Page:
Going back to my day, generally there were between 7 and 9 subejcts at the grammar school i attended. You were lucky if the super bright gals gained 2 A grades in that lot.

A grade 'c' was perfectly respectable, even from a Grammar school.

Nowadays, it is all talk of how many A* or A's there are and much disappointment with a 'B' which I think is total rubbish.

EpsonPrinter Mon 19-Apr-10 15:07:09

I also need to learn how to write a proper sentence blush

Majorca Mon 19-Apr-10 15:17:50

Yes ep I think your day was similar to mine! - didn't seem to matter in the slightest if you didn't do well in the subjects you weren't going on with. (And 7 was a very respectable number, 10 was pretty unusual, and 11 very much so).

Whereas now people do seem to think that if you get, say, a C at GCSE, it can affect chances of getting into a RG univ.
Though from what I read here it may be that the issue is more that the person with a C has not got enough high grades, rather than that s/he has one low grade. So in other words it's not that getting a C is held against you, but that it doesn't get 'counted' because it isn't an A. (Though I suppose that may be only at the most super-competitive places).

Snorkie I think you're right about overthinking - and perhaps the best thing is to do what feels right to dd, as she's the one doing them! Just don't want to give her wrong/out of date advice...

mjinhiding Mon 19-Apr-10 16:12:20

DS is doing

Dual science (=2)
eng lit
eng lan
welsh (half course)
pse (half course)
this is 12 or 11 full

i have also signed him up for d of e at our local community centre as this counts too

tatt Mon 19-Apr-10 17:22:25

wouldn't have thought there was much difference to a university but IME bright children find GSCEs too easy and need extra stimulation. One way to do that is to let them do extra GSCEs or things like music exams.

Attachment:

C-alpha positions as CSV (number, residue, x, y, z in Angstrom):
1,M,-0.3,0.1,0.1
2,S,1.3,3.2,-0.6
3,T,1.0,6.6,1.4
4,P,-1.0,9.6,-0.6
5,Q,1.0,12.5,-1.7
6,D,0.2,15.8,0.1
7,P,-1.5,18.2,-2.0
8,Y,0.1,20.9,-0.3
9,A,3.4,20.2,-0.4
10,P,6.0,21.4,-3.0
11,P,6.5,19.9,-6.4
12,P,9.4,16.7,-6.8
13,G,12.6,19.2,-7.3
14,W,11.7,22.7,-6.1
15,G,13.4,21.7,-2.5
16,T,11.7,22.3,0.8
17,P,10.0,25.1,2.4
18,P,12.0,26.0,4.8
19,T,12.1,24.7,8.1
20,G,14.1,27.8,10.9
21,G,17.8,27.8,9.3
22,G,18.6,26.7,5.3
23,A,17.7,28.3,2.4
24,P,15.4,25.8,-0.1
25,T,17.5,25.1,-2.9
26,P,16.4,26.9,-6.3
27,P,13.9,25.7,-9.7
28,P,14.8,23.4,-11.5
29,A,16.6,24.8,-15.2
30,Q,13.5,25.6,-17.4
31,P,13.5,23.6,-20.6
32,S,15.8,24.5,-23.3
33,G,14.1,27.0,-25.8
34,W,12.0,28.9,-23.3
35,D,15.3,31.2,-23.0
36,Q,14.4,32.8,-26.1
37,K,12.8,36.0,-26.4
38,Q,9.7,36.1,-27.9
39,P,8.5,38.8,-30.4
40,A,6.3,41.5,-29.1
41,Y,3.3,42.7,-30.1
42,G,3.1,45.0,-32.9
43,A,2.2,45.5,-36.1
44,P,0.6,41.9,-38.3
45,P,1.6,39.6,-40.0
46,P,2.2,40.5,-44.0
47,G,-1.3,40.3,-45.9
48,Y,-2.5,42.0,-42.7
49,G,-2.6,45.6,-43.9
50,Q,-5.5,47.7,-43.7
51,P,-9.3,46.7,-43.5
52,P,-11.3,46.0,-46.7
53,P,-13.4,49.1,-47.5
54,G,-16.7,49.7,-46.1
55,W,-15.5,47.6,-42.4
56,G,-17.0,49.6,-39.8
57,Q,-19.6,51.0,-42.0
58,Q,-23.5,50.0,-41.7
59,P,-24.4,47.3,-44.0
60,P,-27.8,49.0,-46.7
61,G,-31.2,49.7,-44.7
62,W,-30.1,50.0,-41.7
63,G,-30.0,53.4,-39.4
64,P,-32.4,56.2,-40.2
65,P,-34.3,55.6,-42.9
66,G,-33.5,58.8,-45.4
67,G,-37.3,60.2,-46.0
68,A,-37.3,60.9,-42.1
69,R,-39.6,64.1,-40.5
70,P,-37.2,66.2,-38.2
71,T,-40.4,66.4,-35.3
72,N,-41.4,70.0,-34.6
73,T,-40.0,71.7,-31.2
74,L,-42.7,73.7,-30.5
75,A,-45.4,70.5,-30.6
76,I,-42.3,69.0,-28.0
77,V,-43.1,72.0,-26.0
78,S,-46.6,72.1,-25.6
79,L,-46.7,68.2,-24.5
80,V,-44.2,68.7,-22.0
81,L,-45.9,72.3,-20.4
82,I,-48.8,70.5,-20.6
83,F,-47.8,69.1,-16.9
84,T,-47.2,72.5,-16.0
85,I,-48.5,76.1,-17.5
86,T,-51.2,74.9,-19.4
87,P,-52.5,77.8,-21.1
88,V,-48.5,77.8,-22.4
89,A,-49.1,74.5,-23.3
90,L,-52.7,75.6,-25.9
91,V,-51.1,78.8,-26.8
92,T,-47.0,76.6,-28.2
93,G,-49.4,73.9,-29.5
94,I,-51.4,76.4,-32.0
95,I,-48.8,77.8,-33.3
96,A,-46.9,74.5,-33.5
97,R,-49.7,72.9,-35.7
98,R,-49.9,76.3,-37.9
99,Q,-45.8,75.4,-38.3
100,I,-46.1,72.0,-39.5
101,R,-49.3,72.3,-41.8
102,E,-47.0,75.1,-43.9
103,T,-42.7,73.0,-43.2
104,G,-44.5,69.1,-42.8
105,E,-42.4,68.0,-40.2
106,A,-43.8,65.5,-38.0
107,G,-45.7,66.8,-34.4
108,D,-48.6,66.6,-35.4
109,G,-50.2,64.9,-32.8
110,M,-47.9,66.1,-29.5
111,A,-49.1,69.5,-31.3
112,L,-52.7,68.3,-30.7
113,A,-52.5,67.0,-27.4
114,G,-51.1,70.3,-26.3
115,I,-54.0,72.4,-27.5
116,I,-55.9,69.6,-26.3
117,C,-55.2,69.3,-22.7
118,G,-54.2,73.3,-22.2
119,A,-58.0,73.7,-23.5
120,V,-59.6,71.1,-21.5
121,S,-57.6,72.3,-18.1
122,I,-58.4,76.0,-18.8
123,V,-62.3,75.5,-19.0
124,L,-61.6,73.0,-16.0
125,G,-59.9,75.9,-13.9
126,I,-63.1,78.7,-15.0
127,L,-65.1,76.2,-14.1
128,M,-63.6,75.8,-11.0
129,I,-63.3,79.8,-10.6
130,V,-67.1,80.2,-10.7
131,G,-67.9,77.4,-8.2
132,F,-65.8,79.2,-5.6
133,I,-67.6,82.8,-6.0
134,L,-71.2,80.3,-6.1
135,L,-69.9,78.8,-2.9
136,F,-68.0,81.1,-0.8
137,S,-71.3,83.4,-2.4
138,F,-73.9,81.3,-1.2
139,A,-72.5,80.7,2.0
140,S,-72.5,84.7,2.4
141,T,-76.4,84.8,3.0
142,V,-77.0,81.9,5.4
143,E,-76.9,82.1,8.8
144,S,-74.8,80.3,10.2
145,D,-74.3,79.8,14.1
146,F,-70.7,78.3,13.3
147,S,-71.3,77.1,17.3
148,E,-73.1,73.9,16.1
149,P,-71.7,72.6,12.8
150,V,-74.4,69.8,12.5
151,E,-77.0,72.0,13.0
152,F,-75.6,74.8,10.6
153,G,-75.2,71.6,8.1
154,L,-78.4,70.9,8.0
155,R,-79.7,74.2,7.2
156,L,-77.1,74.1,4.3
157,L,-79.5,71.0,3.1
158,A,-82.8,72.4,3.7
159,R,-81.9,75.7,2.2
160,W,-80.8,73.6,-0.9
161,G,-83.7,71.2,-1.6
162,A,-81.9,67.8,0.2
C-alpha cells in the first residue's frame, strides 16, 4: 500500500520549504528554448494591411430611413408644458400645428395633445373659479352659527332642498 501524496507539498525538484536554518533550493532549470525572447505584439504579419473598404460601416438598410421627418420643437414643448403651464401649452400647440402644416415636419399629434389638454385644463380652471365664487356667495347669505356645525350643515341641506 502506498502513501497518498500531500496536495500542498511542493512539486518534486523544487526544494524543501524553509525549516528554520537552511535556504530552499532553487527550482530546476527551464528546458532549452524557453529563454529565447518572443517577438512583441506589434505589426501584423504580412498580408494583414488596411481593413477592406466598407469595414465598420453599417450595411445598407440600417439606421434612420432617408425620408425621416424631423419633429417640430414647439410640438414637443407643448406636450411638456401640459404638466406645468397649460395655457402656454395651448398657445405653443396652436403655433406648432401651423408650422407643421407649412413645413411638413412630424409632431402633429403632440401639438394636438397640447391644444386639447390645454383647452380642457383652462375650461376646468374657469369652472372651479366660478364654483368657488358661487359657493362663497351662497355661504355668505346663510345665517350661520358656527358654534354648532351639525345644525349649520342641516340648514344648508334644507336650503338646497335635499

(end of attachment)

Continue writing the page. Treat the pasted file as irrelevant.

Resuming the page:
I'd be worried about what else they were doing!

rightfootfirst Tue 20-Apr-10 09:21:04

To some extent the number of GCSE is less important that how acamedically robust they are, and what grades are achieved,rather then how many - quality vs quantity if you will. Certainly for the very competitive course ie medicine, Unis are looking at GCSE scores - Birmingham are alleged to reject any applicants with less than 8A* for example.
It depends what your dc has in mind for their future; perhaps a talk with a careers advisor? Have alook at 'The student Room ' website too, very informative on course/applicant requrements.

desertmum Wed 21-Apr-10 18:03:48

If your child knows what he/she wants to study at Uni it is worth looking at their requirements now for GCSE's. My DD Has done this - wants Middle Eastern Studie and Arabic - and she knows what she needs to achieve to get into the Unis she's interested in. For instance for ac ouple of Uni's she needs an A in a foreign language at GCSE level, but not at A Level.

Also, Unis are nowadays looking not just at GCSE grades and expected A level grades but extra curricular activities, so 8 good GCSE grades with a solid extra-curricular CV could be better than 9 or 10 good GCSE grades with not a lot to back it up.

Stressful weeks for all of us ahead I think

Good luck

CarGirl Wed 21-Apr-10 18:11:23

dd goes to an academic school and in line with other schools this year are reducing the quantity they are taking I think they are aiming for 9 (or poss 10) of high quality (As and A* tbh) rather than quantity.

violethill Thu 22-Apr-10 07:17:00

It's pretty depressing to read that some top Universities are doing their initial 'sifting' simply by numbers - does an applicant have 8 or 10 top grade GCSEs? I can understand the logistical problems - if you have tens of thousands of applicants, and your initial sorting is done by some office admin person who literally only has a form with numbers to go on.

But still pretty depressing, because GCSEs are definitely not a measure of great intelligence or creativity or anything much really.

I blame the ridiculous notion of sending half the population on to University. In the good old days there were far fewer applicants, far fewer places, and people could be judged properly.

snorkie Thu 22-Apr-10 08:35:38

"GCSEs are definitely not a measure of great intelligence or creativity or anything much really"

I think GCSE results (particularly in science) have been shown to be one of the better predictors of university success actually. A good set of GCSEs across a range of subjects probably does say something about a childs range of analytical skills and work ethic. I agree they shouldn't be looked at in isolation though.